FORT KENT, Maine — After 150 miles, the Can-Am Crown International 250 Sled Dog Race could very well come down to the final stretch somewhere on the trail between Allagash and Fort Kent.
Trail conditions, weather and one of the most competitive fields of mushers participating in the race to date promise to bring the year’s event down to the wire on Monday.
Twenty-one teams — including three Iditarod finishers, two Yukon Quest finishers and multiple Can-Am 250 past winners — left Fort Kent Saturday morning and by 8 p.m., all had arrived at the first checkpoint in Portage, 67 miles to the south.
From there it was on to the checkpoints at Rocky Brook Lumber Camps and Maibec Lumber Camps, covering 79 miles.
By early Sunday night three teams, led by 2006 winner Matt Carstens of Whitefield, N.H., had reached the fourth and final checkpoint in Allagash.
Carstens pulled into Allagash nearly 30 minutes ahead of Rita Wehsele of Tofte, Minn., who had been ahead of the field by more than 2½ minutes at the Maibec checkpoint. Jason Barron of Lincoln, Mont., was third, nearly 38 minutes behind Carstens.
Don Hibbs of Millinocket was fourth and last year’s winner, Martin Massicotte of St. Tite, Quebec, was about an hour and a half behind in fifth place.
At Allagash, teams are required to take a five-hour layover before the 44-mile push to Fort Kent. Before arriving, each team took nine hours of mandatory rest divided among the three previous checkpoints.
“That rain Friday night made a really hard and fast trail,” George Theriault, race marshal, said Saturday after the start. “Everything is looking really good and I’m optimistic we are going to have a great race.”
Looking ahead to Monday’s finish, Theriault was anticipating a nail-biter.
“The top 10 will be close [and] with this field of competitors, I expect a close finish,” he said. “It says a lot about the quality of this race when you get these kinds of mushers together.”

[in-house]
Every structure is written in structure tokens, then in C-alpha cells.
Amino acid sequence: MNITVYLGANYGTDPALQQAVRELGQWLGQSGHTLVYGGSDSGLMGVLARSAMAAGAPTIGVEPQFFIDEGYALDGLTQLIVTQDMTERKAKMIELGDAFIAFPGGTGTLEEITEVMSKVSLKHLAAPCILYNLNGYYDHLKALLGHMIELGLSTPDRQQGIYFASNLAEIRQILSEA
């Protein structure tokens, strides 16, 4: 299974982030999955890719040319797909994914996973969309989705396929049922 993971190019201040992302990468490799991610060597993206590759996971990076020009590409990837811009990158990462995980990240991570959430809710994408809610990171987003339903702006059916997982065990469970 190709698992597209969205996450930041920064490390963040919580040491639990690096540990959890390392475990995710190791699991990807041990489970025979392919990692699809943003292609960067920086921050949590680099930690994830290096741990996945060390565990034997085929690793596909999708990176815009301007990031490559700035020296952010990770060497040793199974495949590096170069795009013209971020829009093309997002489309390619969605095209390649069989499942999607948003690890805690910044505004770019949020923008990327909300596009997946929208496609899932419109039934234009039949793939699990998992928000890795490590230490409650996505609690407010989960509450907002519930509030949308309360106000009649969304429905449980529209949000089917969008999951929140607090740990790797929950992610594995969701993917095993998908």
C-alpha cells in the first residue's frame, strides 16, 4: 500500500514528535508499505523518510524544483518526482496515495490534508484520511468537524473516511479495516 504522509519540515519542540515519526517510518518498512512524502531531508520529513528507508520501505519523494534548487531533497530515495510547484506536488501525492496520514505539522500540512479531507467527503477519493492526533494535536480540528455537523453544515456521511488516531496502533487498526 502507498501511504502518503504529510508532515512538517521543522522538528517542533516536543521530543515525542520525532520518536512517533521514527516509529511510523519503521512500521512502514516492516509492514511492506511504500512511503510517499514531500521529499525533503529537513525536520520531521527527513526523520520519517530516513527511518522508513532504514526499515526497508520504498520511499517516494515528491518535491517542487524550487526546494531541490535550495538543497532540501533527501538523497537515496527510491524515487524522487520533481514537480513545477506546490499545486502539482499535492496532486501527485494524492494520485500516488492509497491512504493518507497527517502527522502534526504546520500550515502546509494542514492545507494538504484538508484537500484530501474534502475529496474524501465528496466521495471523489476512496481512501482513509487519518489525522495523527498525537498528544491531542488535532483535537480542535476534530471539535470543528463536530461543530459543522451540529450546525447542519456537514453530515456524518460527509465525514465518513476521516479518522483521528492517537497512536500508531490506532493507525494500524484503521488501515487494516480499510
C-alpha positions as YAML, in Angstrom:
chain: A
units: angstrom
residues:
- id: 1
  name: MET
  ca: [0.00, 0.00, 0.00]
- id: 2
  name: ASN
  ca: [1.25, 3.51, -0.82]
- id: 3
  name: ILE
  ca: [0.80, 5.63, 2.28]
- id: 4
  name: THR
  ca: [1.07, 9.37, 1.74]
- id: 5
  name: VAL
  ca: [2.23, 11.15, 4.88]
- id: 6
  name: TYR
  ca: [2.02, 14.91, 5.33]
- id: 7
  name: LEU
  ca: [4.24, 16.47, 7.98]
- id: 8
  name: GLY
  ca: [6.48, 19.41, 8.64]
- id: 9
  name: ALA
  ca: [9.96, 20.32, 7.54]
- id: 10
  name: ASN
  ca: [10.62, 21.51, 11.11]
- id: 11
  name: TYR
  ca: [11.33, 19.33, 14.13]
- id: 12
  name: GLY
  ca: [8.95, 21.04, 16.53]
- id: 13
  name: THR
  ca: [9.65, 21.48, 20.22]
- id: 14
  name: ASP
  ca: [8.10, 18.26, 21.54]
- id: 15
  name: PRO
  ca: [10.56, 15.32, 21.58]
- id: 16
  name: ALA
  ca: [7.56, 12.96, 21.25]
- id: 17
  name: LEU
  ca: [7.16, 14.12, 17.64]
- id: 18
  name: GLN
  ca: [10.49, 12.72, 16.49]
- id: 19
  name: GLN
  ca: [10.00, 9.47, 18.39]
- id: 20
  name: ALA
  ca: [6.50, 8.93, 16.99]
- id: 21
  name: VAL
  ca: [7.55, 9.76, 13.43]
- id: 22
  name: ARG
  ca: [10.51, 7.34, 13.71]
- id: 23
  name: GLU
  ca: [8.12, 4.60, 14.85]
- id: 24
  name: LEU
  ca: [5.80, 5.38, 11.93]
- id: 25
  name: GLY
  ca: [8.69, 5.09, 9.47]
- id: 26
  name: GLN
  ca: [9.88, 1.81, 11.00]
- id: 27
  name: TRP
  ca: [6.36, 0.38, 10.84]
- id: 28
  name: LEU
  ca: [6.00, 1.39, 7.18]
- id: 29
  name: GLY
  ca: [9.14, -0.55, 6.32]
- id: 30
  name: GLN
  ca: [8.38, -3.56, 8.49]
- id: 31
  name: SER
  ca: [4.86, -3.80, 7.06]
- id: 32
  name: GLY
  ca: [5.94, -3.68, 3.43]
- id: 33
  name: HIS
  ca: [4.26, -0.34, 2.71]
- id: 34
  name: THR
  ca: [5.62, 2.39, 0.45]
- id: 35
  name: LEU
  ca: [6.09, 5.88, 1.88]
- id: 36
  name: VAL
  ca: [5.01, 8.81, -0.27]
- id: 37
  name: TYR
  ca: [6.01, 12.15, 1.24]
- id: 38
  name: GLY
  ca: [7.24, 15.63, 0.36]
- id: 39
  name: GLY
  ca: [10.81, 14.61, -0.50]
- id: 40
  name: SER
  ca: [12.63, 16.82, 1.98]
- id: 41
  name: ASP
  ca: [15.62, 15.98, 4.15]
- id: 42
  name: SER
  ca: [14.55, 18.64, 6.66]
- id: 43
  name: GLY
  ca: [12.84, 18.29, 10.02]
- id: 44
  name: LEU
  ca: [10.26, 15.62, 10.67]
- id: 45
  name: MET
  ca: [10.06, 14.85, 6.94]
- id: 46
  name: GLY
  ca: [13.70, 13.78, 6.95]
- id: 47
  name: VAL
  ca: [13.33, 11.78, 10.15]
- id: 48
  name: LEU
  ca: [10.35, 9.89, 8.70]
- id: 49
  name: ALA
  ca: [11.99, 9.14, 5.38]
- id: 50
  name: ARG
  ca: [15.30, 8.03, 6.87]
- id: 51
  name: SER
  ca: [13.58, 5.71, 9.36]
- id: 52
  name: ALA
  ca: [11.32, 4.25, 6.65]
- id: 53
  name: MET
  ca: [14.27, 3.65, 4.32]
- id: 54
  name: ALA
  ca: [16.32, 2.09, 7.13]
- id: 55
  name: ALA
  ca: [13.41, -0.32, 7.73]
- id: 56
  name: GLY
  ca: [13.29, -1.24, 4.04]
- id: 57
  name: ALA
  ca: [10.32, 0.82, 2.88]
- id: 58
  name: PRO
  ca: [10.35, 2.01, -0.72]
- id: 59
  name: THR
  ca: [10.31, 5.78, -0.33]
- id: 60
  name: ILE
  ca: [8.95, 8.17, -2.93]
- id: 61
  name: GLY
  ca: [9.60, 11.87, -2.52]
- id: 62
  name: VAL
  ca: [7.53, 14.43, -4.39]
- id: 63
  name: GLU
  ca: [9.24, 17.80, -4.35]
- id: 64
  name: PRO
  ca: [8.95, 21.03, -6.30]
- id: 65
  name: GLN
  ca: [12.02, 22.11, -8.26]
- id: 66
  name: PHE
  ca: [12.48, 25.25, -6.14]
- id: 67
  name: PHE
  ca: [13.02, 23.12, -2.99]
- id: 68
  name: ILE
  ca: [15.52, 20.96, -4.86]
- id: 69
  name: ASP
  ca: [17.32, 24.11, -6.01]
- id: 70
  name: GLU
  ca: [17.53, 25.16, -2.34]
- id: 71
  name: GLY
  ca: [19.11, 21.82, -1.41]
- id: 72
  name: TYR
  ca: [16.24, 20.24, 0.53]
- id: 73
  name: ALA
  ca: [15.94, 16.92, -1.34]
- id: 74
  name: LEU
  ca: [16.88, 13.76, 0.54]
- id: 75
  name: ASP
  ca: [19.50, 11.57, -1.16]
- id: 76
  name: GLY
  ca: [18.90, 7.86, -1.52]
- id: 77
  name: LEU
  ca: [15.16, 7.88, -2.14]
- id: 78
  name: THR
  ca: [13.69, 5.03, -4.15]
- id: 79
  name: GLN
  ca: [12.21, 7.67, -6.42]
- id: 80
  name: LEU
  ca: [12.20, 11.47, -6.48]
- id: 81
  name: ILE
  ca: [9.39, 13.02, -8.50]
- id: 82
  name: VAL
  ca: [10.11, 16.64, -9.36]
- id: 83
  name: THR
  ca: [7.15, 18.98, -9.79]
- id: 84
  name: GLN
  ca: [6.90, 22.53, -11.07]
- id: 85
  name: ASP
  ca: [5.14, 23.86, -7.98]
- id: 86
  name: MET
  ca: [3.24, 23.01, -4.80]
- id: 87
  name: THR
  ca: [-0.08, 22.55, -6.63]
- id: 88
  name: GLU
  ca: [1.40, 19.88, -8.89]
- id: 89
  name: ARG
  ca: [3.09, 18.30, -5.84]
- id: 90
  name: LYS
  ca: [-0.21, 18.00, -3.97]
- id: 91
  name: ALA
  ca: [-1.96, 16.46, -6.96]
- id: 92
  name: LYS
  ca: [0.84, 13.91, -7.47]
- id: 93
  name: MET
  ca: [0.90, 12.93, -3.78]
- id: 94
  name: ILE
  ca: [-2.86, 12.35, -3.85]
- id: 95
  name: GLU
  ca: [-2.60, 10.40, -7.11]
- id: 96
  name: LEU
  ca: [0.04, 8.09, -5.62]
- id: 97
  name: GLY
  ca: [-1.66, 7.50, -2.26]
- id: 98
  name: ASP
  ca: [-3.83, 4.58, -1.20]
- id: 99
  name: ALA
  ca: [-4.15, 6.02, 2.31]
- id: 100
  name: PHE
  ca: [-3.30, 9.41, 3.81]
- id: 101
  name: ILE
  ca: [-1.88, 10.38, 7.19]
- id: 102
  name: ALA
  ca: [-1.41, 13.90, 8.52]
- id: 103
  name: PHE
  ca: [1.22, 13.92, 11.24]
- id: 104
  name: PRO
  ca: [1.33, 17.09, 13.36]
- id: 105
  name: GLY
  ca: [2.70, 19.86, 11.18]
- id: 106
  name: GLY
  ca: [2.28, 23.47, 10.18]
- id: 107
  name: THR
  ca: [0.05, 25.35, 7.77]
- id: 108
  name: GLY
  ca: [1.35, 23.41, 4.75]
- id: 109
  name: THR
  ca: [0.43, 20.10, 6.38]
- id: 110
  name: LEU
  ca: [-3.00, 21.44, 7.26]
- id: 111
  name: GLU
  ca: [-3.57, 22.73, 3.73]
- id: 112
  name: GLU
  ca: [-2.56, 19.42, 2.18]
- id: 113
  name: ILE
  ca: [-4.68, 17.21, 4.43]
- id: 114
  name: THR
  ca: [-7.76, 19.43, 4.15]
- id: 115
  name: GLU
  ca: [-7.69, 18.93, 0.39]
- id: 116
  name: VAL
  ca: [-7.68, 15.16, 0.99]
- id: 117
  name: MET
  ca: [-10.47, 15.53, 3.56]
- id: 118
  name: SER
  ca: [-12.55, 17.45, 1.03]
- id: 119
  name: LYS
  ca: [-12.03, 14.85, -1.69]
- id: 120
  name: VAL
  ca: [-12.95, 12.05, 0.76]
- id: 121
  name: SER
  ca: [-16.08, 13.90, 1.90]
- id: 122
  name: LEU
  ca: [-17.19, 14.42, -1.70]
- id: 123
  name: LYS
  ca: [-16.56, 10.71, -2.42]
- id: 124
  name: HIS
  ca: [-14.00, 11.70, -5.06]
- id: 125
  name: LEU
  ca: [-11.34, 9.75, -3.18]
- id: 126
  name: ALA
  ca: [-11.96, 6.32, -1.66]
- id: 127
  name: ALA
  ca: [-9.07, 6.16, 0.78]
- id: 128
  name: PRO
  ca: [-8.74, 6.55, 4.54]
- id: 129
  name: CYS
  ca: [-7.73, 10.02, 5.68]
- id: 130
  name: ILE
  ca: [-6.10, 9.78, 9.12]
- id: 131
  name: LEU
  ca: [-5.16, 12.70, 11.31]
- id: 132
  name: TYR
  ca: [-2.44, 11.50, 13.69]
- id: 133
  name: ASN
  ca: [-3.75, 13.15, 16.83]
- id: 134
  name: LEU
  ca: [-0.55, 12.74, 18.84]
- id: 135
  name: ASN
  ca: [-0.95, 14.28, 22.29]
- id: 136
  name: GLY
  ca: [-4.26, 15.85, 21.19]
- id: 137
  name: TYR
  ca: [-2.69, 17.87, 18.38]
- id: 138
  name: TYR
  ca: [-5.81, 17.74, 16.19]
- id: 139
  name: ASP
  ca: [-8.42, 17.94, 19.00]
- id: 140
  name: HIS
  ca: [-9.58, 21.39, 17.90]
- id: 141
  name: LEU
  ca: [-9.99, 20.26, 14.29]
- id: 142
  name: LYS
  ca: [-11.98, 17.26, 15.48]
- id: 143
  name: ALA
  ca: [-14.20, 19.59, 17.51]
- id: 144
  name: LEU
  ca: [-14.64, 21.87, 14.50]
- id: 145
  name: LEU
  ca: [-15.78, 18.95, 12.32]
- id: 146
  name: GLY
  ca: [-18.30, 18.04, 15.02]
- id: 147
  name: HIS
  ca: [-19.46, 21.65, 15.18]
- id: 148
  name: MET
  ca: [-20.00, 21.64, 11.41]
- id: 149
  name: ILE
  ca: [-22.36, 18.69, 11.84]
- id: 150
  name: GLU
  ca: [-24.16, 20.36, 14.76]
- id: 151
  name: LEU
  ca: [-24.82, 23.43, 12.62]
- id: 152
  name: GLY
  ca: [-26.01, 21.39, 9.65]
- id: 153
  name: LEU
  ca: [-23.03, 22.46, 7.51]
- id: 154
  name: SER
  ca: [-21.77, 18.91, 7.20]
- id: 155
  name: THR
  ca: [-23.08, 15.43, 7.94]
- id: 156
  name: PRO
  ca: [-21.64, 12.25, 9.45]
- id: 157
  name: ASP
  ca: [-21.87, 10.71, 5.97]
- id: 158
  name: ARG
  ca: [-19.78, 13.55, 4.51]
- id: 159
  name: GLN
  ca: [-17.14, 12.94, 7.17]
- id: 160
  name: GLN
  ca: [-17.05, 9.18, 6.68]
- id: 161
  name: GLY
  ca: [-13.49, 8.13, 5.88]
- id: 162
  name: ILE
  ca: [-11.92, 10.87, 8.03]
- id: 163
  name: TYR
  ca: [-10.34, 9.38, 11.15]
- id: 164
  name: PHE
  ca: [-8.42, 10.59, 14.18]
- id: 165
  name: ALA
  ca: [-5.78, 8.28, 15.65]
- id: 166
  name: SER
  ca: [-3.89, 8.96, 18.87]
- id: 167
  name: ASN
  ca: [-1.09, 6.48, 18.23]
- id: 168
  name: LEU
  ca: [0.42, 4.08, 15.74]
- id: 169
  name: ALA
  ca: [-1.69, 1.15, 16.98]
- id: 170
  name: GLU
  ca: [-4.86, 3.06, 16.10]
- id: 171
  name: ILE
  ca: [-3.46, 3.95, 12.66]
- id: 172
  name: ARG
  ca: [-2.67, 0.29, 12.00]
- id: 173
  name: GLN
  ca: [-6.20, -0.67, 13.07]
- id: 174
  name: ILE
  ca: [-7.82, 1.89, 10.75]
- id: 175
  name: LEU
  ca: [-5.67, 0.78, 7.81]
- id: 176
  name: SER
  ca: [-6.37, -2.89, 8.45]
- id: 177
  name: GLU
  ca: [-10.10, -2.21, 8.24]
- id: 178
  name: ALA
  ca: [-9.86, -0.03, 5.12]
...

Seventy-eight mushers took off down Fort Kent’s West Main Street Saturday morning spread among the Can-Am 30-, 60- and 250-mile races in front of a crowd numbering in the thousands.
Sylvain Voyer of St-Donat-de-Rimouski, Quebec, won the Willard Jalbert Jr. Can-Am 60 with a time of 5 hours, 7 minutes, 24 seconds, nearly two minutes ahead of second-place finisher Dave Turner of Sandy, Ore. Coming in third was Alan Ricalton of Natural Bridge, N.Y., with a time of 5:30:11.
“It’s so exciting to come and see this race,” Phyllis Jalbert, race sponsor and Willard Jalbert’s daughter, said. “My dad was a musher back in the ’40s with a motley collection of dogs and he was a real outdoorsman.”
Accompanying Jalbert was her 90-year-old mother Blanche Jalbert.
“It’s so nice mom can come to see this,” Phyllis Jalbert said. “She gets to see so many of her old friends here.”
Winning the Can-Am 30 with a time of 2:15:37 was Diane Marquis of St-Hugues, Quebec. She just edged out 2008 winner Genevieve Telmosse of Val-des-Lacs, Quebec, who finished just over a minute behind for second place. Coming in third was Rico Portalatin of Westhampton, Mass., in 2:31:06.
Temperatures Saturday hovering between 5 and 10 degrees felt more like 10 below zero due to winds that gusted up to 30 mph at the race start.
“These dogs are ready to rock and roll,” Carstens said Saturday morning as his dogs barked and jumped in their harnesses. “They are going psycho on me.”
Twelve dogs in front of him, holding on to the leaders, was Carsten’s mother Beth.
“Matt’s going to do the best job he can,” Beth Carstens said. “These dogs are his best friends and I know they won’t let him down.”
Tending to his own team on Saturday, Hibbs, who won the Can-Am in 1997, 1999 and 2000 in addition to placing ninth in the 1995 Yukon Quest, said he was concentrating on his own race.
“I don’t even think about the competition,” he said. “That takes all the fun out of it. Then again, I can think of 50 other things that would be more fun than what we are about to do.”
One Hibbs could not help but watch out for was Massicotte, who won the Can-Am in 1998, 2002, 2005 and 2008 and who placed sixth in the 2003 Yukon Quest.
“My dogs are happy to be here and race,” Massicotte said Saturday morning. “I’m happy to be back and ready to pull up the brake.”
With conditions expected to improve — at least as far as mushing was concerned — organizers were anticipating a fast race with the 250 winners crossing the finish line sometime between 4 a.m. and 5 a.m. today.
By late Sunday four teams had dropped out.
Andy Beckendorf of Mine Hill, N.J., was forced to drop out at Rocky Brook due to a broken sled.
Larry Murphy of Fort Kent also dropped out at Rocky Brook, while Sylvain Robillard of St-Gabriel De Brandon, Quebec, scratched at Maibec.
Bruce Langmaid of Blackstock, Ontario, dropped out on the way to Allagash. He won the 2004 and ’05 Can-Am 250s.